He is truly a master of his craft and it is an absolute pleasure to watch him work to watch him play this. Other Anthony who is trying to make sense of the world Hopkins moves between joyful and angry to suspicious and sad with considered pace. His far-off gazes make us anxious for what will come next.

Olivia Coleman keeps up with her own brilliant performance as Anthony’s daughter throughout the film. We get glimpses into how she is experiencing her father’s dementia. She is essentially fighting against the gradual loss of this person that she has known her whole life.

Her desperation is felt through her constantly asking him. Do you remember dialogue is very important in every film but it is especially interesting in The Father? Because the same words are said by different characters.

When Anne is asking her father if he remembers. She is asking him to have the same exact memory as she has many times. He does remember but the event unfolds differently in his memory and the audience is made to question whose version is correct.

Because of the dementia the audience is inclined to side with Anne and this only adds melancholy to the whole situation. Even if Anthony’s memories are true, we don’t trust him. It puts into perspective interactions with people who have memory loss and how belittling.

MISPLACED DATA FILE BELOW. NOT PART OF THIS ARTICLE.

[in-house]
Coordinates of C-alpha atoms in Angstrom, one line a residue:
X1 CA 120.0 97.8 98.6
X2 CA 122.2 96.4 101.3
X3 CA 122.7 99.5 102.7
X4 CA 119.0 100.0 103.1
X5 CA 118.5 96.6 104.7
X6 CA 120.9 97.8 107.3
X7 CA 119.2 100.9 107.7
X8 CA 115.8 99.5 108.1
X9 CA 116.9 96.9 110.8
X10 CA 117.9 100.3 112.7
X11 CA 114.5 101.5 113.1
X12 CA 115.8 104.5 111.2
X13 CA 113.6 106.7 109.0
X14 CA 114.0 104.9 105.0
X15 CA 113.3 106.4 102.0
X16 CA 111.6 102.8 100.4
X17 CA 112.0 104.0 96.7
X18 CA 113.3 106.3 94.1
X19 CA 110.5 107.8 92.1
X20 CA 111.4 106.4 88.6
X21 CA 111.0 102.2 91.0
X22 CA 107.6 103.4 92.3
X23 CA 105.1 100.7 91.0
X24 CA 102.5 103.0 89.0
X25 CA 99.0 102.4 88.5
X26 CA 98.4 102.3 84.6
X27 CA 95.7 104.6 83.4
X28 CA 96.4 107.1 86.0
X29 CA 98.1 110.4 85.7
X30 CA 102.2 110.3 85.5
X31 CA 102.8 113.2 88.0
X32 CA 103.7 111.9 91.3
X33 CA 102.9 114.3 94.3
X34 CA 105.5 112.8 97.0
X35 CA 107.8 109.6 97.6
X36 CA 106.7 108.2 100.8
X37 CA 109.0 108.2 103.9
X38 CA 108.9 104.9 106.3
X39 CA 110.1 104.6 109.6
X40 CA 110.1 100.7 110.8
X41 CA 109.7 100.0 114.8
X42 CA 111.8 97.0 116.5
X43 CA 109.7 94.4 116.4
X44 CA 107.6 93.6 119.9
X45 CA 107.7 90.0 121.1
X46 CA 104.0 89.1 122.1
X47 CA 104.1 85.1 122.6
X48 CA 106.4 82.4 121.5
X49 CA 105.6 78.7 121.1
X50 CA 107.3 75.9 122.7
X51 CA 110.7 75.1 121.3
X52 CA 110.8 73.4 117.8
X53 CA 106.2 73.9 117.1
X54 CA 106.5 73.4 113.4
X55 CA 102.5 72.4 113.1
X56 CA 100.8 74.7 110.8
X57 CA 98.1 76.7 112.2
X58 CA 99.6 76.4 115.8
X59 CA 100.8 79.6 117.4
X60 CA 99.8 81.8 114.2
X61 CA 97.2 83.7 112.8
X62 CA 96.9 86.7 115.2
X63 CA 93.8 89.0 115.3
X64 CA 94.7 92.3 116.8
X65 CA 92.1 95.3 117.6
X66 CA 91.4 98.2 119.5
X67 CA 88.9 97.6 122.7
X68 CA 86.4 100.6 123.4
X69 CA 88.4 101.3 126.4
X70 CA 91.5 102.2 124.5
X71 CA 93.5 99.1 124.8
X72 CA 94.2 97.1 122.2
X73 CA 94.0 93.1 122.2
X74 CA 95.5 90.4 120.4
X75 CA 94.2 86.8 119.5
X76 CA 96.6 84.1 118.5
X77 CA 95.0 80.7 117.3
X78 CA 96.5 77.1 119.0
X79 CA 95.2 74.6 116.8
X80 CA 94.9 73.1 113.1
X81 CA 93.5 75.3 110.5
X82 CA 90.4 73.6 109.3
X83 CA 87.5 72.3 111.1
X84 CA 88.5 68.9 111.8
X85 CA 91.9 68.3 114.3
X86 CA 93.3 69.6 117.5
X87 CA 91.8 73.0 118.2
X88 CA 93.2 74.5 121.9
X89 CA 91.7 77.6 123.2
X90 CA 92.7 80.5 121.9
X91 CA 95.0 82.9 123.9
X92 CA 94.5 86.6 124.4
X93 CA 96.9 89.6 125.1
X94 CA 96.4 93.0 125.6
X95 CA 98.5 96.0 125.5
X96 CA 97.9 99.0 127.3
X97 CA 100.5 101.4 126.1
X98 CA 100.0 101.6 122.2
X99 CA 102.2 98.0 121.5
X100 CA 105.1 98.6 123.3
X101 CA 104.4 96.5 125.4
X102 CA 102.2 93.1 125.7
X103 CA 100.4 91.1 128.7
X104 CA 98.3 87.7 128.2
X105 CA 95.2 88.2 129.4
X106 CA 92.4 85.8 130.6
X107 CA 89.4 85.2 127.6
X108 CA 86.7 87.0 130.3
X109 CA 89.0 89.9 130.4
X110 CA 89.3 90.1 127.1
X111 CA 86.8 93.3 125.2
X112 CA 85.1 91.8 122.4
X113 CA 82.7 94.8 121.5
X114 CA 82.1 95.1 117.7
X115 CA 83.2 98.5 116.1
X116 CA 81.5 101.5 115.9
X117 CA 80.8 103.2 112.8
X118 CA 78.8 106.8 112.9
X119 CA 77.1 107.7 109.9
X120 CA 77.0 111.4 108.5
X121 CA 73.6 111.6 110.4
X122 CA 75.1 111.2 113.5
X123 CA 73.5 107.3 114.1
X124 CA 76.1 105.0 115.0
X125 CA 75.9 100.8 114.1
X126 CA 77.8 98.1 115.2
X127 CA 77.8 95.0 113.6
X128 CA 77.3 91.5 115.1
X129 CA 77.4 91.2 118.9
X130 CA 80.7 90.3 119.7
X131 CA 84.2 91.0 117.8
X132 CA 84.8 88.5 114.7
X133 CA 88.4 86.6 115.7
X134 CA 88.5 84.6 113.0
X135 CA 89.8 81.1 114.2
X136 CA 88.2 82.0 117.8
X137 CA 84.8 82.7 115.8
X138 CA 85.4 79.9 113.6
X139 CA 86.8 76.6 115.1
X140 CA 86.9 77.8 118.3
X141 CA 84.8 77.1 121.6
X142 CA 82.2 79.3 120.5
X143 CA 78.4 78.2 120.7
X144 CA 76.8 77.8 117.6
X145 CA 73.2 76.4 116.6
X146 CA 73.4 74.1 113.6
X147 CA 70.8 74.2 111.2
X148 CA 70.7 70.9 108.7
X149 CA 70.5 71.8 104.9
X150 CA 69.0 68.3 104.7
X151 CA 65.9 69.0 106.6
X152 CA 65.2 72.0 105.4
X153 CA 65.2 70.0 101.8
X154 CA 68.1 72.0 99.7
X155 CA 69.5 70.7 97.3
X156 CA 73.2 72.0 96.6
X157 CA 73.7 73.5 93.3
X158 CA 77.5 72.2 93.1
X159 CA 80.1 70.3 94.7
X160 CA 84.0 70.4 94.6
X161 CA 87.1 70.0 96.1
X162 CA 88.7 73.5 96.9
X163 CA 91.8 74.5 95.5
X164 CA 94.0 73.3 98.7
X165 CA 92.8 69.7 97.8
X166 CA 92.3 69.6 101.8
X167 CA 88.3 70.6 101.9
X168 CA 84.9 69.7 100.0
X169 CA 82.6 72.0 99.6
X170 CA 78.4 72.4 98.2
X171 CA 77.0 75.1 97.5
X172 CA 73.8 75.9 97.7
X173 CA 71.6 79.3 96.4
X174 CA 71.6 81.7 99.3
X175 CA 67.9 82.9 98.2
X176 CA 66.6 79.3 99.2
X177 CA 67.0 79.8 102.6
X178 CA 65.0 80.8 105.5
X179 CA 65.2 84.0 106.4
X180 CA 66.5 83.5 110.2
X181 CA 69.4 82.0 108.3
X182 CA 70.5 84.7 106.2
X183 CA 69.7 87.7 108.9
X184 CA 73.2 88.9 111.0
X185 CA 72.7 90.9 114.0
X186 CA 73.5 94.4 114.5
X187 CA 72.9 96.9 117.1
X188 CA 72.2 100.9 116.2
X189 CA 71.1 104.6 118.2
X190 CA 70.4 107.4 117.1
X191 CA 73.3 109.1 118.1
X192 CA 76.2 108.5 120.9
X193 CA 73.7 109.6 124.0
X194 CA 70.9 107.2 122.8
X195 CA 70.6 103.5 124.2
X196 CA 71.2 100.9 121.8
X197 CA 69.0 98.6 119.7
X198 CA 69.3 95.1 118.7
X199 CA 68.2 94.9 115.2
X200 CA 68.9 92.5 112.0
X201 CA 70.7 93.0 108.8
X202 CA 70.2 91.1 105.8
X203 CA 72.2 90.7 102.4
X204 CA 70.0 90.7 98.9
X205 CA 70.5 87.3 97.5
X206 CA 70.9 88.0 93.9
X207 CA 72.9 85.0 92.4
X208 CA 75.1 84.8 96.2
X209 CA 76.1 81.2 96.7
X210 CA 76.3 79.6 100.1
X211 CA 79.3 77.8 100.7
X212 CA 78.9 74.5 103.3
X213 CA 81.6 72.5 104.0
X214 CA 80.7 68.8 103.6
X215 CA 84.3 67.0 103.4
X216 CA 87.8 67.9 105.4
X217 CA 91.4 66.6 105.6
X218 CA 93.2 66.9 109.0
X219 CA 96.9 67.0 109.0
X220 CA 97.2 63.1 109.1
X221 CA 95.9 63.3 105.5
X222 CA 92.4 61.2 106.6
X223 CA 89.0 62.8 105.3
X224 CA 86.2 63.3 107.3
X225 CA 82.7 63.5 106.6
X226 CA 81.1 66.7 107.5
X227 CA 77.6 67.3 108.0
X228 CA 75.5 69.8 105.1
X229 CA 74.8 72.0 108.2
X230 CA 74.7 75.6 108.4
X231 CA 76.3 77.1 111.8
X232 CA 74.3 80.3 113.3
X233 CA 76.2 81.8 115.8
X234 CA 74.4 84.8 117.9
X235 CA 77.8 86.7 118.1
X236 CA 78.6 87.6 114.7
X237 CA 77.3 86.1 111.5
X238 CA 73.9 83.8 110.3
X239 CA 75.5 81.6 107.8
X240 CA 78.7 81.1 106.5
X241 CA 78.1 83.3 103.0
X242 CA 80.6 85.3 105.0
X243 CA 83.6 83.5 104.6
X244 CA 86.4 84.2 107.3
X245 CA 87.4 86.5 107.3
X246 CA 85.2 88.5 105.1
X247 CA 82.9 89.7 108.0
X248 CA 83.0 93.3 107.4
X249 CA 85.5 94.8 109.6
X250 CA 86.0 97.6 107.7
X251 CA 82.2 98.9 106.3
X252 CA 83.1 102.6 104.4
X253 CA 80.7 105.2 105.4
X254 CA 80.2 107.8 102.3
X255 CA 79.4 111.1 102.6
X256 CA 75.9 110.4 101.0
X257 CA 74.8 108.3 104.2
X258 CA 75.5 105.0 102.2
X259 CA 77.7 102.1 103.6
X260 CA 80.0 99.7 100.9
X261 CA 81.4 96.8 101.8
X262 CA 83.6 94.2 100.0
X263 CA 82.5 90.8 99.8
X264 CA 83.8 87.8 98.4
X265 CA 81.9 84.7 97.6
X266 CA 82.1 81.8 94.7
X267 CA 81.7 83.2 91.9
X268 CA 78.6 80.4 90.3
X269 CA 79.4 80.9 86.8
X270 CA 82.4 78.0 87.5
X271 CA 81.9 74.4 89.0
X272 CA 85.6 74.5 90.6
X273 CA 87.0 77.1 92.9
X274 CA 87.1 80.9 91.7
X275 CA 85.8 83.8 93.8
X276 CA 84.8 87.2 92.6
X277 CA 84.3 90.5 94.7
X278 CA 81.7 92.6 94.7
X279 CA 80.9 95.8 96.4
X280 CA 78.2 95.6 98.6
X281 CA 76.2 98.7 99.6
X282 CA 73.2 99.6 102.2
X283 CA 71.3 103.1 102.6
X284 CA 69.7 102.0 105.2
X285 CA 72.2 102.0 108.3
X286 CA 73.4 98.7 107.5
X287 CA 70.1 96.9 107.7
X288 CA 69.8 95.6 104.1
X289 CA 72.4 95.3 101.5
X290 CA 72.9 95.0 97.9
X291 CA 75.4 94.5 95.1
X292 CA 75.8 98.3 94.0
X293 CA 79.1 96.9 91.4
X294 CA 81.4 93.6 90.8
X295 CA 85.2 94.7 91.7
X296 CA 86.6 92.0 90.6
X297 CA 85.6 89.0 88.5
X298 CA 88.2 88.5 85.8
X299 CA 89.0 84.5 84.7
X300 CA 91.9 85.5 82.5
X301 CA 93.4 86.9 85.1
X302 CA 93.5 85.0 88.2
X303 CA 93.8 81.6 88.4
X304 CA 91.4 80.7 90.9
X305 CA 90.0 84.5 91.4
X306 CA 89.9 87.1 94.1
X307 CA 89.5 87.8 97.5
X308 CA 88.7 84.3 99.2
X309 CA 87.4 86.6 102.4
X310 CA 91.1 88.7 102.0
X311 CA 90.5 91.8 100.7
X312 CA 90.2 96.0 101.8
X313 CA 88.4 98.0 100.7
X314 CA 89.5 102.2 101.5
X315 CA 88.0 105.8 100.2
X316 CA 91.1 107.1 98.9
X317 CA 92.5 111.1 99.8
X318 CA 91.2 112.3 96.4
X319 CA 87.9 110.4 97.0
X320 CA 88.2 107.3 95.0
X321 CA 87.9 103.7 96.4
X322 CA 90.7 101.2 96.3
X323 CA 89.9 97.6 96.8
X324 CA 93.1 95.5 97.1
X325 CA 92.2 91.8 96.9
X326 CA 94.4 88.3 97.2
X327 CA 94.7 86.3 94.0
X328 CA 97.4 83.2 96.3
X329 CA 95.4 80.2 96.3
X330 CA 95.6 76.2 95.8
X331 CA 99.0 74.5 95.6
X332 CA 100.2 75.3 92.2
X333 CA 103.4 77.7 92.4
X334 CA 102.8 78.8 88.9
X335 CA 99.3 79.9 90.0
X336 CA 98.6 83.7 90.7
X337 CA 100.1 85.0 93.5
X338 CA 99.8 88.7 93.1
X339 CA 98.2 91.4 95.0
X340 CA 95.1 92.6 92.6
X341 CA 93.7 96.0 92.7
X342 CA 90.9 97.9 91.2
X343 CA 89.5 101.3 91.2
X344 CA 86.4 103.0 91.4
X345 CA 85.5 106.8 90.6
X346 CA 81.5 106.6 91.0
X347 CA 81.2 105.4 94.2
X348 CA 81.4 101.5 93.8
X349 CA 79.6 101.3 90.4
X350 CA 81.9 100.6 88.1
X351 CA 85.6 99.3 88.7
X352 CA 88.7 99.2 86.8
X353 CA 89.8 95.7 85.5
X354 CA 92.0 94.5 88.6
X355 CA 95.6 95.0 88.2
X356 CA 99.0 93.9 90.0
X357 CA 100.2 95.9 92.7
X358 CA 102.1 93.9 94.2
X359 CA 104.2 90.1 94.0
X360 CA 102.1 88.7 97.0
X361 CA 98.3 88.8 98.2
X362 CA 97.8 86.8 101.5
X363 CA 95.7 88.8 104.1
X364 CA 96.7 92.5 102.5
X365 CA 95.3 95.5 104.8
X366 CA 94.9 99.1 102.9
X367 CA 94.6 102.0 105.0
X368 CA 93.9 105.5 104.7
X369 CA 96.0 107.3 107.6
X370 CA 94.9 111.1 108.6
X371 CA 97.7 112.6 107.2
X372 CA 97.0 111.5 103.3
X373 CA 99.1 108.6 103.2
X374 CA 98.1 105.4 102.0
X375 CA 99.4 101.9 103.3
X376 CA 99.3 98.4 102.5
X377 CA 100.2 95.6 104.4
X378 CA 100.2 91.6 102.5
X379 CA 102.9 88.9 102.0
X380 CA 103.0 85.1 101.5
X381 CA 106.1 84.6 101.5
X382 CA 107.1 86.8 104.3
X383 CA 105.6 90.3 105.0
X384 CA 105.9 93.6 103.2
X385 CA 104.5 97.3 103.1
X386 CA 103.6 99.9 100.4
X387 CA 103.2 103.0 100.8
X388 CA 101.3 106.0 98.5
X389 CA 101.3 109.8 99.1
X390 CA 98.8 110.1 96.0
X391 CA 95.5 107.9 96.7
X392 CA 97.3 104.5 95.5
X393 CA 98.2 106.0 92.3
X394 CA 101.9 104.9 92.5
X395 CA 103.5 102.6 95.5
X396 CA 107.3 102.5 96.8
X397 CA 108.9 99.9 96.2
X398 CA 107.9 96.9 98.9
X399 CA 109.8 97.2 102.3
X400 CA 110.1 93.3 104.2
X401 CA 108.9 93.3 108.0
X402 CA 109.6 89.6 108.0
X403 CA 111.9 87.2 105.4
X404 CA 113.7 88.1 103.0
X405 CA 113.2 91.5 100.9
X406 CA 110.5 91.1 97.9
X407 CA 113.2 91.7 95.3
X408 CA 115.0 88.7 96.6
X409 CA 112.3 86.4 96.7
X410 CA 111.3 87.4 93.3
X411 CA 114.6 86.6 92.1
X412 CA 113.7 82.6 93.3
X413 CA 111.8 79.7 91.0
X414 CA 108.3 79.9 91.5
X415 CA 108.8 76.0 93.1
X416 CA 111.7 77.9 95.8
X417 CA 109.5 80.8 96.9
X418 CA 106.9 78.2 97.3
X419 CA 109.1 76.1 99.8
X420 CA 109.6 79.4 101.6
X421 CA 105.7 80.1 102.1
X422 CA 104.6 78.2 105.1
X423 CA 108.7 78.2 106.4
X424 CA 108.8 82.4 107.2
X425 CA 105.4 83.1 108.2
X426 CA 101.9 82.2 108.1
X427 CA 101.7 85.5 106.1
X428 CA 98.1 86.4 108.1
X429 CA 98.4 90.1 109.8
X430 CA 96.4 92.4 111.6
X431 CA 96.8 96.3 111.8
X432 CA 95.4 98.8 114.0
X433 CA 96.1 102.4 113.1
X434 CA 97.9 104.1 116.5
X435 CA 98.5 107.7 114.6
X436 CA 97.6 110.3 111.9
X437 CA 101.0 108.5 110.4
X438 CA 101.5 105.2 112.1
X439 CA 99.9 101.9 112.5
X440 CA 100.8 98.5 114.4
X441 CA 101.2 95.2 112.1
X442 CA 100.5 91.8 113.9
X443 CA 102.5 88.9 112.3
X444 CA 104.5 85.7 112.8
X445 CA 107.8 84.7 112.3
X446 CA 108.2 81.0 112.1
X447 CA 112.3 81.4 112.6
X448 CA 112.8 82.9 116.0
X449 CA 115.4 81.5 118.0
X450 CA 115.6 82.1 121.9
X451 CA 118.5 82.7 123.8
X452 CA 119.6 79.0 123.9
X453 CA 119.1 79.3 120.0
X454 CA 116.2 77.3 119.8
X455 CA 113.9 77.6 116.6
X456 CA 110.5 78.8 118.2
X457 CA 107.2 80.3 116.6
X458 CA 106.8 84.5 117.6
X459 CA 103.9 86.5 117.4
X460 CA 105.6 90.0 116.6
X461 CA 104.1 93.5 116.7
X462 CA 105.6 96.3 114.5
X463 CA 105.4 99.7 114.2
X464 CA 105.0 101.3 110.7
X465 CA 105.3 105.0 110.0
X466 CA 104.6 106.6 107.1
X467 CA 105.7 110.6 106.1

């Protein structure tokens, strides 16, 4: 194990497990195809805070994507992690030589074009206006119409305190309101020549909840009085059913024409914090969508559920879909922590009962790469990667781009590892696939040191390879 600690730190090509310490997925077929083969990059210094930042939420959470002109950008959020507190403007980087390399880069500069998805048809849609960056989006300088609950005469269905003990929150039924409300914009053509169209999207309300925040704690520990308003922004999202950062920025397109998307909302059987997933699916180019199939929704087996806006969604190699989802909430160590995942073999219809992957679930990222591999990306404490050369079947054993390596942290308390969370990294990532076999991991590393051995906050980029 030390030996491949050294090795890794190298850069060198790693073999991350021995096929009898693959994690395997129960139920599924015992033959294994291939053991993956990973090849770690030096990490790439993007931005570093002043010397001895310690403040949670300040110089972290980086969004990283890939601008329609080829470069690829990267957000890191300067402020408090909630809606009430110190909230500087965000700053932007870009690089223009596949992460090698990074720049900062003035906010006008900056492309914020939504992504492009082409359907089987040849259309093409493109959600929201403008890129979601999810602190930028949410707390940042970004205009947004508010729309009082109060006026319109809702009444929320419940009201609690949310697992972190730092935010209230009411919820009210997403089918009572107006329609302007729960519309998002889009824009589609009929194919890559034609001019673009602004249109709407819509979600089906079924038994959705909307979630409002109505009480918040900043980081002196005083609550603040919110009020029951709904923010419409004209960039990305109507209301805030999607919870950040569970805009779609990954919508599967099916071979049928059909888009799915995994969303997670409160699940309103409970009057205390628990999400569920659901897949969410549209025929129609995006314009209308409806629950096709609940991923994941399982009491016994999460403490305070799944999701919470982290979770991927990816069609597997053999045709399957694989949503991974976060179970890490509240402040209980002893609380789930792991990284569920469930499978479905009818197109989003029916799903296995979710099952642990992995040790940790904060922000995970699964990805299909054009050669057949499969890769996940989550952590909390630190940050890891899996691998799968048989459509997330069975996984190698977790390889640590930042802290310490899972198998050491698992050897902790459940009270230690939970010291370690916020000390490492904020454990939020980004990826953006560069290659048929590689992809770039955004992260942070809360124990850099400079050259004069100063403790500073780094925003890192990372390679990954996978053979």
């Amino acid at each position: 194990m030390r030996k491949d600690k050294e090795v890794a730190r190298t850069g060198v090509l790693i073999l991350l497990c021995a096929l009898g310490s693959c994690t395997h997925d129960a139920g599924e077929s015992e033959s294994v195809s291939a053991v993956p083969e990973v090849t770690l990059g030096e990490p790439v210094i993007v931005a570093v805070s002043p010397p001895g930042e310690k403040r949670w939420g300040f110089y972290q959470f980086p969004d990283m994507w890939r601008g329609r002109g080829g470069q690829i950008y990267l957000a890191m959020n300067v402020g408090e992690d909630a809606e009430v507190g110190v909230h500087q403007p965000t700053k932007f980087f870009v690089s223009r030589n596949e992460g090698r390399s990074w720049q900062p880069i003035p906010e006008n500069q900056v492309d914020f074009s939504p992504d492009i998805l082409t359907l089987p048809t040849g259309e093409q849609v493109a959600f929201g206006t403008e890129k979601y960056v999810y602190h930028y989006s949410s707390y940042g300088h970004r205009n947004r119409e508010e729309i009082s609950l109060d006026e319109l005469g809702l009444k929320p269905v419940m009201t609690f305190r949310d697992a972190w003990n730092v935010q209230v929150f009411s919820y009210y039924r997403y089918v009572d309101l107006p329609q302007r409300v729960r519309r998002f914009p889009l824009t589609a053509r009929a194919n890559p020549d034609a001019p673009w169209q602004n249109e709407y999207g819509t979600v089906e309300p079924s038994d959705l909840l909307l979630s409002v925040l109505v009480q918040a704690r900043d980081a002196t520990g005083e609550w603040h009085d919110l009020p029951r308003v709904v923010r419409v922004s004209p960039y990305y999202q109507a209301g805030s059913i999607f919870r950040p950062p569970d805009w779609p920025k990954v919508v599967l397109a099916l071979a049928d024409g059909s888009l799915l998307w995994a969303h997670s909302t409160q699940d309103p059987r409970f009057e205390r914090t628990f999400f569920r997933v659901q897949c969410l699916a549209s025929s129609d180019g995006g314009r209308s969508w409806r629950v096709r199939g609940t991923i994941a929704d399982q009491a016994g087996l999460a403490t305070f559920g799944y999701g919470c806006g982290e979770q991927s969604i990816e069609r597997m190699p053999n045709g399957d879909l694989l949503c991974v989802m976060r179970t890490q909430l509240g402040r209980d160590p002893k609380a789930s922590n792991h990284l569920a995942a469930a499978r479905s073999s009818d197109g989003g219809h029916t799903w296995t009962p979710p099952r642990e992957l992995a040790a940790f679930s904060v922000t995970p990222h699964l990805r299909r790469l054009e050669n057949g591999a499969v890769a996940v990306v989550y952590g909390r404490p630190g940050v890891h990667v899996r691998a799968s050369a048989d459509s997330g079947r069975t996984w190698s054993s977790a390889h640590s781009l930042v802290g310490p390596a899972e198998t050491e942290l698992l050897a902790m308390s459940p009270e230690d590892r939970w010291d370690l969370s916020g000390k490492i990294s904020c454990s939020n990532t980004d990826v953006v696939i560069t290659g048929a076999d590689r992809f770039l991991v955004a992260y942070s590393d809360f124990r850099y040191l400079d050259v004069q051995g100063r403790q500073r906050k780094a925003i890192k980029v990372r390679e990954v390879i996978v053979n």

It must feel to have your every memory questioned even if it is true for me. The moments that were particularly heart-wrenching were the silent ones, where Anne is trying to comprehend what she is seeing and hearing coming from her father.

At one point he doesn’t recognize his own daughter. The real gut punch is that in that moment she also doesn’t recognize him. It is great to see a film that showcases older actors and gives them the space to perform without a convoluted story or unnecessary action.

They can absolutely pull it off. I look forward to seeing what Zela has in store for us with the adaptations of the rest of his trilogy. The mother and the son overall, The Father is a deeply unsettling representation of the aging human mind through the brilliant performances and simple setting.


The frightening experience of dementia is made comprehensible in a saddening but important way.